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“Fried in the Jewish fashion” became the delicious norm

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In Paris, Malin’s serves authentic British Fish & Chips in the tradition of the name, “100% raw and natural ingredients all cooked fresh, on site on the day of purchase.” (Photo: Facebook)

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Yum! Crispy battered white fish, deep-fried to a golden brown with thick-cut fried chips. 

Today, this undeniably Jewish delicacy is often mistakenly credited to the British.

Where did it all begin?

During the Middle Ages, Sephardic Jews practiced freely in Portugal and Spain. These Jewish families, in keeping with halacha, would prepare their kosher Shabbat meals before sundown on Friday. One of their  favorite dishes was “peshkado frito,” a white fish, typically cod or haddock, coated with flour or matzo meal, some sesame seeds tossed in the mix, and fried to a crispy golden-brown.  

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In 1492, the Spanish Inquisition outlawed Judaism, sending more Jews to neighboring Portugal. This sudden surge boosted Portugal’s Jewish population to over 20%. Unfortunately, Portugal’s Sephardic safety net was short-lived. In 1496, Portugal’s King Manuel I married Isabella of Spain, who insisted on conversion, expulsion, or death to all its Jews.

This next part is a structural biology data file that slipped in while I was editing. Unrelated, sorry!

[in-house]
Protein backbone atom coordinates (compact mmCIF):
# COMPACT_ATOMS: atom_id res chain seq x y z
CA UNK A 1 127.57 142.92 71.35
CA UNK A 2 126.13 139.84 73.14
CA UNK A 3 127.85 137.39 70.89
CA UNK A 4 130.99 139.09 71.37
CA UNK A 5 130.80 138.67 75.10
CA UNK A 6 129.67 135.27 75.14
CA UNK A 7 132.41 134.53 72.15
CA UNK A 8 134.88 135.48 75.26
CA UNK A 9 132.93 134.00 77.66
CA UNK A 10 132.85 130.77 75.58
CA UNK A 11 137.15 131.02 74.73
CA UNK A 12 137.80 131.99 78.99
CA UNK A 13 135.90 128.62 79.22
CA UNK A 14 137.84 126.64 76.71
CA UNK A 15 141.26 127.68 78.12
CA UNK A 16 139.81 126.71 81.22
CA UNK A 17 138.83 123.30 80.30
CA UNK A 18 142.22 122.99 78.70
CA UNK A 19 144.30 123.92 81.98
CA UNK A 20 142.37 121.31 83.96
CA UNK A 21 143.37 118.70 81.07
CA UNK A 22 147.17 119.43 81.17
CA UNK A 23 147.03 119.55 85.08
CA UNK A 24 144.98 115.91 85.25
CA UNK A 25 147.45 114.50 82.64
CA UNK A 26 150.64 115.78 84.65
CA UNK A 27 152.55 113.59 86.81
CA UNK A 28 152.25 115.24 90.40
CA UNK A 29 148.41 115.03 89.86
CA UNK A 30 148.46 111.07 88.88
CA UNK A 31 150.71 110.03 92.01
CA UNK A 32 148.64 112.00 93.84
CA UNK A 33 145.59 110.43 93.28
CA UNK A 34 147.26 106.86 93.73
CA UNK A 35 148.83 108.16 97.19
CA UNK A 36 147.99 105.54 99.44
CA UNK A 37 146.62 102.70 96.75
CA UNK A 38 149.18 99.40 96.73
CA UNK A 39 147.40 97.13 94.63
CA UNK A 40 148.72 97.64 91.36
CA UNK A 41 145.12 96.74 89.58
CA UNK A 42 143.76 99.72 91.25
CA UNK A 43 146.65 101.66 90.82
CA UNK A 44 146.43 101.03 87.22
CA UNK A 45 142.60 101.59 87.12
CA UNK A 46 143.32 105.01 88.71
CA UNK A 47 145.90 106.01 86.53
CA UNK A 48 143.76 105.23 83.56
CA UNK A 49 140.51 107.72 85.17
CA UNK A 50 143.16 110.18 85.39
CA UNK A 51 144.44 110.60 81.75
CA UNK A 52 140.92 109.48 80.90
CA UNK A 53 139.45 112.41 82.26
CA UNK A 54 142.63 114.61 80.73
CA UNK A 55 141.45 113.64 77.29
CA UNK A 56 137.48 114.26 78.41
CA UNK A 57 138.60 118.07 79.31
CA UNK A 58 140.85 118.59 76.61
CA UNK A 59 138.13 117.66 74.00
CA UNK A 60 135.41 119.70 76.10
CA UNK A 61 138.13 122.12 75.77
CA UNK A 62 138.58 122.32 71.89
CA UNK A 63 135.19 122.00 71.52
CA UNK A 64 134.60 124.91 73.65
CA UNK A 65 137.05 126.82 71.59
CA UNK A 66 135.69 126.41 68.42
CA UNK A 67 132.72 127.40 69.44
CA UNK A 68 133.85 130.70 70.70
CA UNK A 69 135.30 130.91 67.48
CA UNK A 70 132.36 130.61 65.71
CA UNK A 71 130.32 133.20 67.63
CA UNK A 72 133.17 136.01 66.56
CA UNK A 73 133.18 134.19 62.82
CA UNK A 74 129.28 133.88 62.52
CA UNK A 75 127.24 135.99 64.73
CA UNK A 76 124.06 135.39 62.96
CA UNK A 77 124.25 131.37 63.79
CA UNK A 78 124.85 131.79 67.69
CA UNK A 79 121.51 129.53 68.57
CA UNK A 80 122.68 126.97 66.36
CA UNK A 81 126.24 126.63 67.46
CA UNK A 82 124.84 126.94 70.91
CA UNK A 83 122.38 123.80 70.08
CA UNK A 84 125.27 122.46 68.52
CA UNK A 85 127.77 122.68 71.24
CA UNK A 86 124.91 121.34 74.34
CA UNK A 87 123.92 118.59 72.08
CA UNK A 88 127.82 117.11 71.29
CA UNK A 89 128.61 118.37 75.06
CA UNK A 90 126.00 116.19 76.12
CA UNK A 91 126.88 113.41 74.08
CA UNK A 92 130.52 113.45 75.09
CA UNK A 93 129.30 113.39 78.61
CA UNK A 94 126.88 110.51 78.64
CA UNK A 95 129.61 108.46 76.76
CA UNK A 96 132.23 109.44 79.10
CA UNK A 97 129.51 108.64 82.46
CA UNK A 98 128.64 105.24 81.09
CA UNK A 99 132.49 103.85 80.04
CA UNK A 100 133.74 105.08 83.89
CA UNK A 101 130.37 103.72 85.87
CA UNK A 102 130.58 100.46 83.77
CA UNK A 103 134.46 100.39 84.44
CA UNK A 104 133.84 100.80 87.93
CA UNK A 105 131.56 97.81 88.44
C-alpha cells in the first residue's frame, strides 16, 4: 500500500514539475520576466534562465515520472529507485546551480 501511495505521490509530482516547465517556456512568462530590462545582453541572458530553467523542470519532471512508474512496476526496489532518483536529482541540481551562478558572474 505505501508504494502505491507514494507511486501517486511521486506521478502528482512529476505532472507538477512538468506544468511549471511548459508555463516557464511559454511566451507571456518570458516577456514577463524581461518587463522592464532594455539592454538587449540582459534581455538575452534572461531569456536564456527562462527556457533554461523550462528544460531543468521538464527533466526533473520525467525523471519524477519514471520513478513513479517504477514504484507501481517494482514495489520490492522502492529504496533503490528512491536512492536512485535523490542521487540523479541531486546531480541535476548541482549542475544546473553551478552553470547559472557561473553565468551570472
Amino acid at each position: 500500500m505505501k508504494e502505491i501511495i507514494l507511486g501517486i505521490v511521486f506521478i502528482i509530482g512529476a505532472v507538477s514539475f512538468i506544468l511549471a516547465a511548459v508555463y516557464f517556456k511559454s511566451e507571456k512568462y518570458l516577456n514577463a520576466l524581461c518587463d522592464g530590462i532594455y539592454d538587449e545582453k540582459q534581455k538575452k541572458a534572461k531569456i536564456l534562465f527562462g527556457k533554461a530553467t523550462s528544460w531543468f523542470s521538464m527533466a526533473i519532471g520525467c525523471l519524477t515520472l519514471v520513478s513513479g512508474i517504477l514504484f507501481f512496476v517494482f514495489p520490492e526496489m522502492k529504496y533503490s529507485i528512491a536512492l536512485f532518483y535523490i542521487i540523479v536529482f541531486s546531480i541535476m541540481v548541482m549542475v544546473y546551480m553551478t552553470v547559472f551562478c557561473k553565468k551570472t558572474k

Jews who were able, fled to other parts of Europe. Those who managed to reach England brought their recipes with them. 

Lacking marketable employment skills as well as language difficulties, Jewish immigrants began selling their peshkado frito to the working-class masses in the streets. Prior to the advent of the street cart, they would carry fried fish trays, hung from their necks with leather straps. These delicious, nutrition and affordable meals introduced the British populace to the Fried Fish Filet. 

In 1781, Hannah Glasse’s “The Art of Cookery Made Plain and Easy” discussed “the Jews’ way of preserving all sorts of fish. On Thomas Jefferson’s first trip to England in March 1786, he wrote about sampling “fried fish in the Jewish fashion.” 

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In 1824, London’s Morning Chronicle highlighted the upcoming boxing match between Barney “champion of the twelve tribes” Aaron and Peter Warren. The article stated that for those Jews who would make the 18-mile journey from London to Colacbrook to watch Aaron in action, “the area around Petticoat Lane in East London was occupied with frying fish.” Aaron’s bare-knuckled victory knockout in the twenty-ninth round propelled him to the rank of England’s top contender. Years later, his son, “The Young Aaron” became the United States first Lightweight Champion. 

Victorian celebrity chef Alexis Soyer’s bestselling 1845 cookbook included, ‘‘Fried Fish, Jewish Fashion”.

The recipe involved dipping halibut in a batter of water and flour and then deep frying.